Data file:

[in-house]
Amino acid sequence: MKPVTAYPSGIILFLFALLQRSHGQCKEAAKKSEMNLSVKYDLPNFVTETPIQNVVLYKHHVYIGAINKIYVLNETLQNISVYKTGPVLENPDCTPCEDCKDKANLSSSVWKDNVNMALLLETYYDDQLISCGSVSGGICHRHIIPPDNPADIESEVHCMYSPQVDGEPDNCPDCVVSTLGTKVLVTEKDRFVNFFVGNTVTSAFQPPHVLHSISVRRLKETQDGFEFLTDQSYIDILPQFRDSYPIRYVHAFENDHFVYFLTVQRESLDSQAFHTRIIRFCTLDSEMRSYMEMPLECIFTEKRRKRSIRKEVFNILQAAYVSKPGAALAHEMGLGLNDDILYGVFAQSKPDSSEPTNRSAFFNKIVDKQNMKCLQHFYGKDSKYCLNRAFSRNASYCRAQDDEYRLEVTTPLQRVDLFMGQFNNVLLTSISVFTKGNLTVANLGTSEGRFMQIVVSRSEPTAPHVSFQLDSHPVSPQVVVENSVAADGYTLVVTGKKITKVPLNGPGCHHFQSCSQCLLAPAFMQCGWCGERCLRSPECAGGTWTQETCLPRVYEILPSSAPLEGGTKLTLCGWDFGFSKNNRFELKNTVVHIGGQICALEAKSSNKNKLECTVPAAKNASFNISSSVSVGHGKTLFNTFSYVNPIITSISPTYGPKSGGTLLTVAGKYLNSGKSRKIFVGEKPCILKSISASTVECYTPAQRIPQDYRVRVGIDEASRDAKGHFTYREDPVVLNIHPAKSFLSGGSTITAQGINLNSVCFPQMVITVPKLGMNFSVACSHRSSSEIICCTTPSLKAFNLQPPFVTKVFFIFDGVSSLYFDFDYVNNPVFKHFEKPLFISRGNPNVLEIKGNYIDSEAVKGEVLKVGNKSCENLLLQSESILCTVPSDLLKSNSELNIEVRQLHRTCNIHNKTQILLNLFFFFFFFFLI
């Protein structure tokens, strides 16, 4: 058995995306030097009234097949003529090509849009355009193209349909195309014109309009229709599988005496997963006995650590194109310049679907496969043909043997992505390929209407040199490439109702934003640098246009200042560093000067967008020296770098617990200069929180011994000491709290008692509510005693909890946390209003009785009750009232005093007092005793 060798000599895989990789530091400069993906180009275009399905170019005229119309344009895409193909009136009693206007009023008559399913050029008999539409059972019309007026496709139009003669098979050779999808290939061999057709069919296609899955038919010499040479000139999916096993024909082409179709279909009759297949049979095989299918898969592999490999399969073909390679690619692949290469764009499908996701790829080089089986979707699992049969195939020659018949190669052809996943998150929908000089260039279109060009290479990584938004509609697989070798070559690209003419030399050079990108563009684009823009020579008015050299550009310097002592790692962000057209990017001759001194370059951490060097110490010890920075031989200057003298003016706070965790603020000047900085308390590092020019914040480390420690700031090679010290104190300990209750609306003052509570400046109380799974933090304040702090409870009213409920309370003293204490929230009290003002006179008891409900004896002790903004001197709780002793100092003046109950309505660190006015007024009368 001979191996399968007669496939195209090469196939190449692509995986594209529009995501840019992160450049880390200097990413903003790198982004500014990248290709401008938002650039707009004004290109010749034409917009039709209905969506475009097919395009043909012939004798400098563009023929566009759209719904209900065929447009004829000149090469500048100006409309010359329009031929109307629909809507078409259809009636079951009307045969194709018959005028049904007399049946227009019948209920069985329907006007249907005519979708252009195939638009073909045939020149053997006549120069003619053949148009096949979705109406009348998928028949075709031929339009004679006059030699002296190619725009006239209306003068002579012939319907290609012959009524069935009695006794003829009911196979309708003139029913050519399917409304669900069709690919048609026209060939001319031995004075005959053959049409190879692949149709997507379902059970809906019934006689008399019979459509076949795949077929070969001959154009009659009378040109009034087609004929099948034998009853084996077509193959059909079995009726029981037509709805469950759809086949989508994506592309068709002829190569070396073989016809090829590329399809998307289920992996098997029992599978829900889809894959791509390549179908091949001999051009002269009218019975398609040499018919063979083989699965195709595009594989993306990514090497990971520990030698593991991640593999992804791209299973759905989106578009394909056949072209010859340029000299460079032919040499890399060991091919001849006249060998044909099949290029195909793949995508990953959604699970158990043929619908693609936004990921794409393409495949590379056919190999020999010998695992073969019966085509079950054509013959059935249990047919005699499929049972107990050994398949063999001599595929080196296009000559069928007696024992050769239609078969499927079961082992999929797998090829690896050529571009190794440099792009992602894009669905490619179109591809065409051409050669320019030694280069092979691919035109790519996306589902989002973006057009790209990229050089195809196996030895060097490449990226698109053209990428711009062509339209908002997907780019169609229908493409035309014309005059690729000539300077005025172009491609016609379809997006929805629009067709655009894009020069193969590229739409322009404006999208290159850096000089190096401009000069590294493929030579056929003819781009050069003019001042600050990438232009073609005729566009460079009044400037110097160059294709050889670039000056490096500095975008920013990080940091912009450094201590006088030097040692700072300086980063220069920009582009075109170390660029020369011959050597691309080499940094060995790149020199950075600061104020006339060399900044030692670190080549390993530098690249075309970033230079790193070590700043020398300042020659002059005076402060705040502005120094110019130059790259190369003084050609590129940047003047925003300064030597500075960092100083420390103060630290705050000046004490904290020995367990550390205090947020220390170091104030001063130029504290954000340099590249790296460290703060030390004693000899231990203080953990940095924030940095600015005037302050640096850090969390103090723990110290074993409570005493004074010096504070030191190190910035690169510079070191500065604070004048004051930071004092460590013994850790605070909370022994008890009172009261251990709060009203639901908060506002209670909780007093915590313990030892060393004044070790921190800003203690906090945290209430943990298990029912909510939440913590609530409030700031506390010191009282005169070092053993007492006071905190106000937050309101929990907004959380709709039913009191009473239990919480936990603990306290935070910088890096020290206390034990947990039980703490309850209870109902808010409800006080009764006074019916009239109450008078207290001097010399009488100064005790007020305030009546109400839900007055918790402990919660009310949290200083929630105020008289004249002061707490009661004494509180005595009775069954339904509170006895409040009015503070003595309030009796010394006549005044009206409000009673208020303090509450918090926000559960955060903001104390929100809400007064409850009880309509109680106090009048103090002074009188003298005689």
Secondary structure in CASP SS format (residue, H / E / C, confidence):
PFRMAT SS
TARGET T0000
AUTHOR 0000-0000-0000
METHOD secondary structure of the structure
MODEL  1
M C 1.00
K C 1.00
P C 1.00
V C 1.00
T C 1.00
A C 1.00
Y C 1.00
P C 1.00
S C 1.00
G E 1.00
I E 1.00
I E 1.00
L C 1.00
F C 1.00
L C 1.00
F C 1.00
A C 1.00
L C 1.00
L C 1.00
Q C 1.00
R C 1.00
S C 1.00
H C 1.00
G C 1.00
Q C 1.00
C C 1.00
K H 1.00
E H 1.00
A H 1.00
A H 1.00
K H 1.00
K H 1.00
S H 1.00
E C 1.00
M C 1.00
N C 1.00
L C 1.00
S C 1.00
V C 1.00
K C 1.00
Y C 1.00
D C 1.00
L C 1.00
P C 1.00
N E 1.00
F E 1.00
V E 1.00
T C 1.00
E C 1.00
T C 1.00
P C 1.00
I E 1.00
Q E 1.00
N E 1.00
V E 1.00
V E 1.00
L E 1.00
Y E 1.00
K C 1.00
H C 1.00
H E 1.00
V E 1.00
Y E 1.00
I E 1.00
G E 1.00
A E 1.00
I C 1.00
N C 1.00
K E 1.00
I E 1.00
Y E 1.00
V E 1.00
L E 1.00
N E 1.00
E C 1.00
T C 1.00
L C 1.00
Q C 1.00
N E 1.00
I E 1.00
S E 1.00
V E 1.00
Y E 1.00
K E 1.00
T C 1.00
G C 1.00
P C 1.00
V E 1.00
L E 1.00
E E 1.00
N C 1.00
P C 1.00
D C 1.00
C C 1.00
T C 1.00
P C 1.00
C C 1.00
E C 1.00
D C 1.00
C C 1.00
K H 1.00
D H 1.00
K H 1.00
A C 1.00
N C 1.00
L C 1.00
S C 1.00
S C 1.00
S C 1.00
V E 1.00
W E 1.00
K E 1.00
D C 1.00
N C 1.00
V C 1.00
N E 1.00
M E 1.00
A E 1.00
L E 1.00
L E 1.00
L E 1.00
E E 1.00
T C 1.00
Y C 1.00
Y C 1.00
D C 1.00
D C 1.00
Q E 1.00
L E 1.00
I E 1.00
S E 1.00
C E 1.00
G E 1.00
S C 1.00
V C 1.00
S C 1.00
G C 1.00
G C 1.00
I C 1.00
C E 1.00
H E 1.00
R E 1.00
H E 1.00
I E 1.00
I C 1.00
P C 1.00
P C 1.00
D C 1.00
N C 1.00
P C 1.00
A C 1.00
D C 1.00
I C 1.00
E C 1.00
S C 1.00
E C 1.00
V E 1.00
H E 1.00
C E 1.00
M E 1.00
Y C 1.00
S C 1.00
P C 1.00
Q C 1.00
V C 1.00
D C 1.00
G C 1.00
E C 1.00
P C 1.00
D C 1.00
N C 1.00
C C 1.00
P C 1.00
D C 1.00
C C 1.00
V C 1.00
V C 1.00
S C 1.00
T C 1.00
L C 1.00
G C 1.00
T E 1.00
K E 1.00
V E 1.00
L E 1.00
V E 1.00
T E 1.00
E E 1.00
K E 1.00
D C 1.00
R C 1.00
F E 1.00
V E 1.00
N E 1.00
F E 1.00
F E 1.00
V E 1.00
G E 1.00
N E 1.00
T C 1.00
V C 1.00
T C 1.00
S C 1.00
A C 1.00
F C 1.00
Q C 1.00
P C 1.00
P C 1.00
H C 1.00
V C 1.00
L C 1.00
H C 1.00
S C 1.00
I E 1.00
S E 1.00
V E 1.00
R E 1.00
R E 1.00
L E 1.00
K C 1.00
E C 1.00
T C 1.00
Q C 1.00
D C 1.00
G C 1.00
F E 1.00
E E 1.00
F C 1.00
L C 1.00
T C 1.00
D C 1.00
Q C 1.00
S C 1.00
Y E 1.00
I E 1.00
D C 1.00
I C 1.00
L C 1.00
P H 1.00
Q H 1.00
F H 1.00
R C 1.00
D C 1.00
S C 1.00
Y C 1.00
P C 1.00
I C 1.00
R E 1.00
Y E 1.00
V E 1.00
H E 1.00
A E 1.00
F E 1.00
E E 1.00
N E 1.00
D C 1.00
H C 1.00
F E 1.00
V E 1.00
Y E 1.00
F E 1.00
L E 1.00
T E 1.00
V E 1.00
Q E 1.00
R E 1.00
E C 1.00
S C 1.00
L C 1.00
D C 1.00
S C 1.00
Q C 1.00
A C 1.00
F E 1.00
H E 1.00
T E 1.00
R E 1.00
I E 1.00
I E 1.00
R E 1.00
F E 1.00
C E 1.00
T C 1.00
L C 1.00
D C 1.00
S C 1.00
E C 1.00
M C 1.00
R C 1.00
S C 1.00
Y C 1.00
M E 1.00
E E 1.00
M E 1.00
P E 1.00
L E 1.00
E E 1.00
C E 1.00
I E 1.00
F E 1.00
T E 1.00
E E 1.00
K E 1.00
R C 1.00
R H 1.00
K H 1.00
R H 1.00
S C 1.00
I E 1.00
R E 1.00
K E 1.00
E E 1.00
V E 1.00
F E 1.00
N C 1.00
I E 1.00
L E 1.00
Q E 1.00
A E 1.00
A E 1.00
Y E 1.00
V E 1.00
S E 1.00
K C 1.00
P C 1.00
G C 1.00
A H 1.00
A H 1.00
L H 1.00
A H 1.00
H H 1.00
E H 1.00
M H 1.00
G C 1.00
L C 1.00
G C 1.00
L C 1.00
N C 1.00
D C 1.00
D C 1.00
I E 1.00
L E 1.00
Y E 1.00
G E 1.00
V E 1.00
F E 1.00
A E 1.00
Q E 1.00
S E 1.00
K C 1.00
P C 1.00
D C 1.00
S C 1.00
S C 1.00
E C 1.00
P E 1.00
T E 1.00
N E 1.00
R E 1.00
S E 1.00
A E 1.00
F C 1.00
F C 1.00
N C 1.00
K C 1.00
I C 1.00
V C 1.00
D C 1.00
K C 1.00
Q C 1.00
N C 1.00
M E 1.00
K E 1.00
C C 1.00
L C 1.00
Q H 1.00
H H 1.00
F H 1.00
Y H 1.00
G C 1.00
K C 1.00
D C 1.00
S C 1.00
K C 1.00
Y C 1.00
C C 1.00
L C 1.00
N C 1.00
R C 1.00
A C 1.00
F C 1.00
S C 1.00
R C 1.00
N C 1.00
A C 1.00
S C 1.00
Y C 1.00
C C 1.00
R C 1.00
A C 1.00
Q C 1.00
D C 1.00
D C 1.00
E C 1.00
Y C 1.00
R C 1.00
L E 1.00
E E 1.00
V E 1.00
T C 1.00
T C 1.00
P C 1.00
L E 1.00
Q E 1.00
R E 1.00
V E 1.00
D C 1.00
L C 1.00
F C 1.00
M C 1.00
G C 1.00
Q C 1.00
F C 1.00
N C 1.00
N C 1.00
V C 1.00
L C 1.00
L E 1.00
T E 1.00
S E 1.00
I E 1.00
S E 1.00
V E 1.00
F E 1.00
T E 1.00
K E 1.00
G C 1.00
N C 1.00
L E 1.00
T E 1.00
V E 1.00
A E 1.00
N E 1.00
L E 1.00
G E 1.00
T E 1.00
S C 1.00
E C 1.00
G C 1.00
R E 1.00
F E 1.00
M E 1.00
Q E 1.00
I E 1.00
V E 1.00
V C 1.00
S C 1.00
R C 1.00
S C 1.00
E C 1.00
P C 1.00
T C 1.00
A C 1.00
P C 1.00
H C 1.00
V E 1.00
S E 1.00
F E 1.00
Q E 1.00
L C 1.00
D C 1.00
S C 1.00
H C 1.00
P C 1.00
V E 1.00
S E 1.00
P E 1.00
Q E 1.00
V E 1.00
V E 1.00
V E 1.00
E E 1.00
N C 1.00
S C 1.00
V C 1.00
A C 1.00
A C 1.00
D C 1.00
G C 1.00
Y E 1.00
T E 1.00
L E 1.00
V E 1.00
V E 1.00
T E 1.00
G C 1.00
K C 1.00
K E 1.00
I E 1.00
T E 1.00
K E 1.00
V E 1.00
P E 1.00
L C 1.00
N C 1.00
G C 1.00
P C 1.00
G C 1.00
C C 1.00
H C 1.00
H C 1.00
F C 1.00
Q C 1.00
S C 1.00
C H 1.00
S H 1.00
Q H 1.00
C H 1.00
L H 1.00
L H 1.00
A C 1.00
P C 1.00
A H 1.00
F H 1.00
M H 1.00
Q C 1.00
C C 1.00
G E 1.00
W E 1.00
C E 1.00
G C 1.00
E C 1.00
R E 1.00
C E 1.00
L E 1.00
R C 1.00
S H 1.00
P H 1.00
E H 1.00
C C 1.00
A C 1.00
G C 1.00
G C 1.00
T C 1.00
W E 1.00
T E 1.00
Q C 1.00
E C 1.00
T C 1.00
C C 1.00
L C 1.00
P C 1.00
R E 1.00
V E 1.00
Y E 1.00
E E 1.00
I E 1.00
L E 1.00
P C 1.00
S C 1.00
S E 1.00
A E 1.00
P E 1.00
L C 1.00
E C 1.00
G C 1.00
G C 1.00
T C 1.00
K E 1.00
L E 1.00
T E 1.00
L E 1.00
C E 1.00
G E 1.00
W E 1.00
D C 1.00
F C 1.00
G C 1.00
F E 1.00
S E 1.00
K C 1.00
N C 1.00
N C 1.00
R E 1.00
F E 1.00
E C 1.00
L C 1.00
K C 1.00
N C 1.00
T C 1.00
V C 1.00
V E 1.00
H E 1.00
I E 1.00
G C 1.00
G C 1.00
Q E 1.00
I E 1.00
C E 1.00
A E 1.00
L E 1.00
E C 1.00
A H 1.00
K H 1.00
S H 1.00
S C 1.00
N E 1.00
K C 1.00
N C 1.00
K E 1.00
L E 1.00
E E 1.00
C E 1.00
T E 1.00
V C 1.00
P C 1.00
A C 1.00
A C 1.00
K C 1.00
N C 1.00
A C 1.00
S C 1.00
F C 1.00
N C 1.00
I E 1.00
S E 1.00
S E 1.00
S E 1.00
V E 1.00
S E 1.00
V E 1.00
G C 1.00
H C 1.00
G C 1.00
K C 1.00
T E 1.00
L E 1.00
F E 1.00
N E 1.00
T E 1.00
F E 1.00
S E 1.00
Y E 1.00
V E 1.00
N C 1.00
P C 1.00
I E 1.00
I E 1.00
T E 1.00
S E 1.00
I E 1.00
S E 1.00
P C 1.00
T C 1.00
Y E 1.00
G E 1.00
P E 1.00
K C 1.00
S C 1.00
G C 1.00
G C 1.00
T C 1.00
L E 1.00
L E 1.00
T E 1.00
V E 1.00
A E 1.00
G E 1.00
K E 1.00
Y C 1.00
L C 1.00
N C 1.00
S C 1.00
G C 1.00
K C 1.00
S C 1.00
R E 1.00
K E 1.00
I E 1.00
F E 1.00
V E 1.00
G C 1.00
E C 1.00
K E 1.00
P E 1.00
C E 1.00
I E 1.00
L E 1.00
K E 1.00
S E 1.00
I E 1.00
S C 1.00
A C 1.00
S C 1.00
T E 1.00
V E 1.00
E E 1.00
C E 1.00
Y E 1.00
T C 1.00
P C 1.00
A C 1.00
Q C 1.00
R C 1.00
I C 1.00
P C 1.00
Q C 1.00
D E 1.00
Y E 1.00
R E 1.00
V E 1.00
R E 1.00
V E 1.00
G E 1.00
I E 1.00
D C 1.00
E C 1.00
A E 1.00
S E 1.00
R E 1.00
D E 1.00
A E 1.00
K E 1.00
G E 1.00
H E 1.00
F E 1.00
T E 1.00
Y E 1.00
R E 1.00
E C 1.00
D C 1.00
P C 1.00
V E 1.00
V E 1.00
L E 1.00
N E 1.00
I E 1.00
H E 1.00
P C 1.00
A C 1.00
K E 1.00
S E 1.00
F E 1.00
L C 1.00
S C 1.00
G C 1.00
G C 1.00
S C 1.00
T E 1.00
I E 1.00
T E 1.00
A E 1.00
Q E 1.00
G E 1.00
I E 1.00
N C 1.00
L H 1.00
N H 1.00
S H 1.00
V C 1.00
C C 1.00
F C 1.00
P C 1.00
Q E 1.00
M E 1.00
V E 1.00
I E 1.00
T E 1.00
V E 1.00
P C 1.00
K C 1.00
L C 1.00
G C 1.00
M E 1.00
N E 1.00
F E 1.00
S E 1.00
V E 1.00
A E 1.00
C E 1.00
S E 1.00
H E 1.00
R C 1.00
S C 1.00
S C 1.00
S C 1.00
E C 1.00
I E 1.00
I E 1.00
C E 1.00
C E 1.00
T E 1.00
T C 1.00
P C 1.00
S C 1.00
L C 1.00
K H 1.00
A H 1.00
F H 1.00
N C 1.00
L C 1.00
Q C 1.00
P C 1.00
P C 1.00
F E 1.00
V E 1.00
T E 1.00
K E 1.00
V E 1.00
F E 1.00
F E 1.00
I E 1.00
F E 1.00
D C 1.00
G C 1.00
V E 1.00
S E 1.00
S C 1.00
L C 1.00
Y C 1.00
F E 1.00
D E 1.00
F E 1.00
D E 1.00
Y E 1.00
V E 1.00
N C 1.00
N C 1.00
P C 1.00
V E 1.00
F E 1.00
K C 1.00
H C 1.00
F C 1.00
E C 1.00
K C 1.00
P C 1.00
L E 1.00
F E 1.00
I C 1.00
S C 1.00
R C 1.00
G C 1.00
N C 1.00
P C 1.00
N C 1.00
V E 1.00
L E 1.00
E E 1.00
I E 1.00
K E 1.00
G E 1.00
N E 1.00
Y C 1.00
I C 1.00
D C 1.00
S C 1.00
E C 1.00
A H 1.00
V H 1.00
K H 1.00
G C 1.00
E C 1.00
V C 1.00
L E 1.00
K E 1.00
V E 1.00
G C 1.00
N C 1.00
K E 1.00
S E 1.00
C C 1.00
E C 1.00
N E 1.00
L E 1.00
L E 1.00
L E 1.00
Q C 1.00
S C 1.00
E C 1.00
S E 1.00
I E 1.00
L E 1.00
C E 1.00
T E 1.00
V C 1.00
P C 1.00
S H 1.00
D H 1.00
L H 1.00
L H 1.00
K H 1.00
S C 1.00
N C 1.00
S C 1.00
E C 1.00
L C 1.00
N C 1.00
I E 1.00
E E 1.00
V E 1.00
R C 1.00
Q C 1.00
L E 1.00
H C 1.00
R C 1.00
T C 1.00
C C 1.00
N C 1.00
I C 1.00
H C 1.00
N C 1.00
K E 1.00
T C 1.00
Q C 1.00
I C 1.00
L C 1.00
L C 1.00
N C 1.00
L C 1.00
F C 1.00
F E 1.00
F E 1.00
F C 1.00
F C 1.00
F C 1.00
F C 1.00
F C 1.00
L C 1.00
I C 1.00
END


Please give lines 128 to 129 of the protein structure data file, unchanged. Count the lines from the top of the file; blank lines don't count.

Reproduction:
L E 1.00
L E 1.00